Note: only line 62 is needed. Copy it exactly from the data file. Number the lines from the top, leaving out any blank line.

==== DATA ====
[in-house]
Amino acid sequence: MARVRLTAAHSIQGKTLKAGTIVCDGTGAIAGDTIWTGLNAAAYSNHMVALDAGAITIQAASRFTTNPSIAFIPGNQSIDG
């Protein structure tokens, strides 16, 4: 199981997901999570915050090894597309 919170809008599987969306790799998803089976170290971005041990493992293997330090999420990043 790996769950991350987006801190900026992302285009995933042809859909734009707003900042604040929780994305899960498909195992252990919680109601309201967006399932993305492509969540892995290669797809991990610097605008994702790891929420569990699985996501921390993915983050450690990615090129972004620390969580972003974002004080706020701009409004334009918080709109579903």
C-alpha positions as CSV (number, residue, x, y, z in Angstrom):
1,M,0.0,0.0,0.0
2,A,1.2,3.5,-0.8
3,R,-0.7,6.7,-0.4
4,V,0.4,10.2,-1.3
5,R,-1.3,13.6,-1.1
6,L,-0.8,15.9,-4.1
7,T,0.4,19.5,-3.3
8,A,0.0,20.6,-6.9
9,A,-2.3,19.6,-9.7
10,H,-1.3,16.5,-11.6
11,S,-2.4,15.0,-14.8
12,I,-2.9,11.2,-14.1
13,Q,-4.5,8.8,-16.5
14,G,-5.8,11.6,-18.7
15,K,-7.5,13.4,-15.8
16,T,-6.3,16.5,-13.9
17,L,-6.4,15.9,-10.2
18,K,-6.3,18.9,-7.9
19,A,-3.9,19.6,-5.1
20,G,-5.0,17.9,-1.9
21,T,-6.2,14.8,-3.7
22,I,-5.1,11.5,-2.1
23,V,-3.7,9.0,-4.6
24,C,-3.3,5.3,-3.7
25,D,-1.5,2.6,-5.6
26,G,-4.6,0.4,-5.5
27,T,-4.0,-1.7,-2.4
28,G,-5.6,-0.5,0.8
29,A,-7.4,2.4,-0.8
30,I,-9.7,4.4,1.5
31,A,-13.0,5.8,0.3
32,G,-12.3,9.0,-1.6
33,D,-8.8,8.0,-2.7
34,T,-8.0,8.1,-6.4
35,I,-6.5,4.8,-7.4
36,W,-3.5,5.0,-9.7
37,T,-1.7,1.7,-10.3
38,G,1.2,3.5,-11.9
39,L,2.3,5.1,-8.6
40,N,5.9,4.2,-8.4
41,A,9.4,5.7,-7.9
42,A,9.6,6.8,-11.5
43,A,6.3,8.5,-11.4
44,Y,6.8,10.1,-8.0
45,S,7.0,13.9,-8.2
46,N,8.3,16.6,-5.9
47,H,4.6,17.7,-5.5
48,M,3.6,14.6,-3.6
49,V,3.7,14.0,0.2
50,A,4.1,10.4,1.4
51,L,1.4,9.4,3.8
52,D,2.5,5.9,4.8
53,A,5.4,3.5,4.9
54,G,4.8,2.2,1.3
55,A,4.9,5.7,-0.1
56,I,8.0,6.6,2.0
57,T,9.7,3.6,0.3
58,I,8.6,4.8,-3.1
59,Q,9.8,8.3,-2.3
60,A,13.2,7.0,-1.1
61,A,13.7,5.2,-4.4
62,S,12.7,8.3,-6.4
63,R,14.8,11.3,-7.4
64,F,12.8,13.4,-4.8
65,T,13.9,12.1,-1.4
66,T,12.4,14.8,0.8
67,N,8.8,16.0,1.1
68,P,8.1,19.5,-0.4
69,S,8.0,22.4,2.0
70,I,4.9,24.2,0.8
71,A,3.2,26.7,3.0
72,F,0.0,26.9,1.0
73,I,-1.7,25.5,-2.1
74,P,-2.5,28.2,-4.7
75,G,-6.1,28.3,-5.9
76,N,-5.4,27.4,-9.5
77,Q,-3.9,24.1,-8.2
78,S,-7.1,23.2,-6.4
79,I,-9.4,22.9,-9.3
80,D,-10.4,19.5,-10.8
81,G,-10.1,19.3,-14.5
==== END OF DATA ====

58,I,8.6,4.8,-3.1